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4.6.1 Grant of a New Loan

Restructuring could also involve the grant of a new loan, thereby enabling overdue outstanding debts to be paid. The new loan will mean that it is necessary to conclude a new loan agreement and reconstitute all of the securities ex novo (including the mortgage).

The borrower will therefore have to bear all of the costs (including taxes) relating to the redemption of the existing loan, as well as those relating to the granting of the new loan. Depending upon the legislative arrangements the bank's guarantee may be weakened since, firstly, the period of time necessary in order to constitute and/or consolidate the mortgage will re-commence and, secondly, it will be open to a new risk of revocation, since both the establishment of the new mortgage as well as the payment redeeming the previous loan may be revoked.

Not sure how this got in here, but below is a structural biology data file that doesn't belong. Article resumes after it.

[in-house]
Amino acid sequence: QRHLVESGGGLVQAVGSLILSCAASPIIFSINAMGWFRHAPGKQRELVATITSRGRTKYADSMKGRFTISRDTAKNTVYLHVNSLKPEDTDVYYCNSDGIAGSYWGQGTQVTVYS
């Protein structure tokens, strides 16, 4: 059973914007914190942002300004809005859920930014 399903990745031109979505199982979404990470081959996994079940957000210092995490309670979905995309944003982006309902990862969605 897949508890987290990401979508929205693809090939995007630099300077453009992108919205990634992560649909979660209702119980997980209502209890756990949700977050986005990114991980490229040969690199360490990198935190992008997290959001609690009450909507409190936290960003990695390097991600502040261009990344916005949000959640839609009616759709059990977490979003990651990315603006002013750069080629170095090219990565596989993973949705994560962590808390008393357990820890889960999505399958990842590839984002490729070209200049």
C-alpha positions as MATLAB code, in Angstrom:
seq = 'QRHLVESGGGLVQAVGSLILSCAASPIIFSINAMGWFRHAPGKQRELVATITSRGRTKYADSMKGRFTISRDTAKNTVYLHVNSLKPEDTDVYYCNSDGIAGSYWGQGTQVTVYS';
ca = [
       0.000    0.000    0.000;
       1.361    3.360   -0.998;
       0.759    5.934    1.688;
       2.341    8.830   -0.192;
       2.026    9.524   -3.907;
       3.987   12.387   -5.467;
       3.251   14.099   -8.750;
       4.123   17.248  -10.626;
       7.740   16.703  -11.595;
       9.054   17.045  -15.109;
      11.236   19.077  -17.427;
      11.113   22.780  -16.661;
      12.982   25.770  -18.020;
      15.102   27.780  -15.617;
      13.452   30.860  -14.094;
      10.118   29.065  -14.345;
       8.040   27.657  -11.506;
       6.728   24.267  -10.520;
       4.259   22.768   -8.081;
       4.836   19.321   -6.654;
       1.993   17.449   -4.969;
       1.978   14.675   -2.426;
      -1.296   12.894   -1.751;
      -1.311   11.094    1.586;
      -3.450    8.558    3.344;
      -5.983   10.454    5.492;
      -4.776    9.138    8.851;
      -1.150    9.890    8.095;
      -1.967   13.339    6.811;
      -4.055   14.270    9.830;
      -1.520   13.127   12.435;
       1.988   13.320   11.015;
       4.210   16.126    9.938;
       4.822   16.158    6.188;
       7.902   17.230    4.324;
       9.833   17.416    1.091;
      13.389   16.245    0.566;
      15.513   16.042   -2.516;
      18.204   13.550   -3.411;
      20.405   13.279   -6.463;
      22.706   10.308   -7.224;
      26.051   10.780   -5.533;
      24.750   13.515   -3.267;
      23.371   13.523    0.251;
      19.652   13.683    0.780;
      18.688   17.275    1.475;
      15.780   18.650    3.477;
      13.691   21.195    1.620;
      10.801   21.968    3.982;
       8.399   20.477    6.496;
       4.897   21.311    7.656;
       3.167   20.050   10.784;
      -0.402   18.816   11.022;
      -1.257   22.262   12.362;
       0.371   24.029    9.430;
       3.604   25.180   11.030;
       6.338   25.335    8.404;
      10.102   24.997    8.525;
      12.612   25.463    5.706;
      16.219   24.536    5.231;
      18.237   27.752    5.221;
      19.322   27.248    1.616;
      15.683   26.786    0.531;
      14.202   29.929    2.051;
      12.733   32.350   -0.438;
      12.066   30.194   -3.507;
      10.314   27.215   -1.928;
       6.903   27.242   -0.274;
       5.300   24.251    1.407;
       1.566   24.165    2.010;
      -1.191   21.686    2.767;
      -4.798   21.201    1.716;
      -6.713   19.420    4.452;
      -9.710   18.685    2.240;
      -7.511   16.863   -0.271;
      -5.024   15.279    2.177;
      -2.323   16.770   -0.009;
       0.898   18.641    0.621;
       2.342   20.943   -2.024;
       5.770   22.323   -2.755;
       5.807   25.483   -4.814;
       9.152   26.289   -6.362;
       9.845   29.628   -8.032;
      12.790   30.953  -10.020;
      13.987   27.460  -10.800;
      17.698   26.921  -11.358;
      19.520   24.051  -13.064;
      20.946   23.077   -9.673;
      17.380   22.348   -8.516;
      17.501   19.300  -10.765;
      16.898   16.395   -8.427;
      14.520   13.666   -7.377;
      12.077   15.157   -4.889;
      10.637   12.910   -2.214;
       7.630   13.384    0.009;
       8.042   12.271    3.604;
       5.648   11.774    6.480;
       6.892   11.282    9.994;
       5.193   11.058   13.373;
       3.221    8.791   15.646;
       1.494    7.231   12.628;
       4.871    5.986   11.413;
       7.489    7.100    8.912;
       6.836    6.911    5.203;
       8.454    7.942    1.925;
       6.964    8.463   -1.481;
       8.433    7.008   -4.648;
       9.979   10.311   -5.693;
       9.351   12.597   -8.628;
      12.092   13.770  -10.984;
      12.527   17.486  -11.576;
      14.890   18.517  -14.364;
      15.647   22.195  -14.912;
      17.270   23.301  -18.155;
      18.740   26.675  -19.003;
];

4.6.2 Deferral of Payment Deadlines

A deferral replaces the overdue time limit with a new time limit. A distinction is drawn between a deferral and a respite period: in the latter case the borrower only ceases to be in arrears with payments after it has complied with the obligation within the deferred time limit.

In other words, the respite period implies a situation in which a time limit is replaced only if the performance occurs before expiry of the new time limit set by the lender. This means that a deferral involves the replacement of the overdue time limit with a new one, with the result that the borrower is no longer in arrears (and does not pay the default interest). During a respite period on the other hand, the status of the loan as being in arrears continues until obligations are honoured upon conclusion of the respite period. In both cases the bank stops demanding the repayment of the loan and does not enforce the guarantees, signing a “standstill agreement" with the borrower.

 
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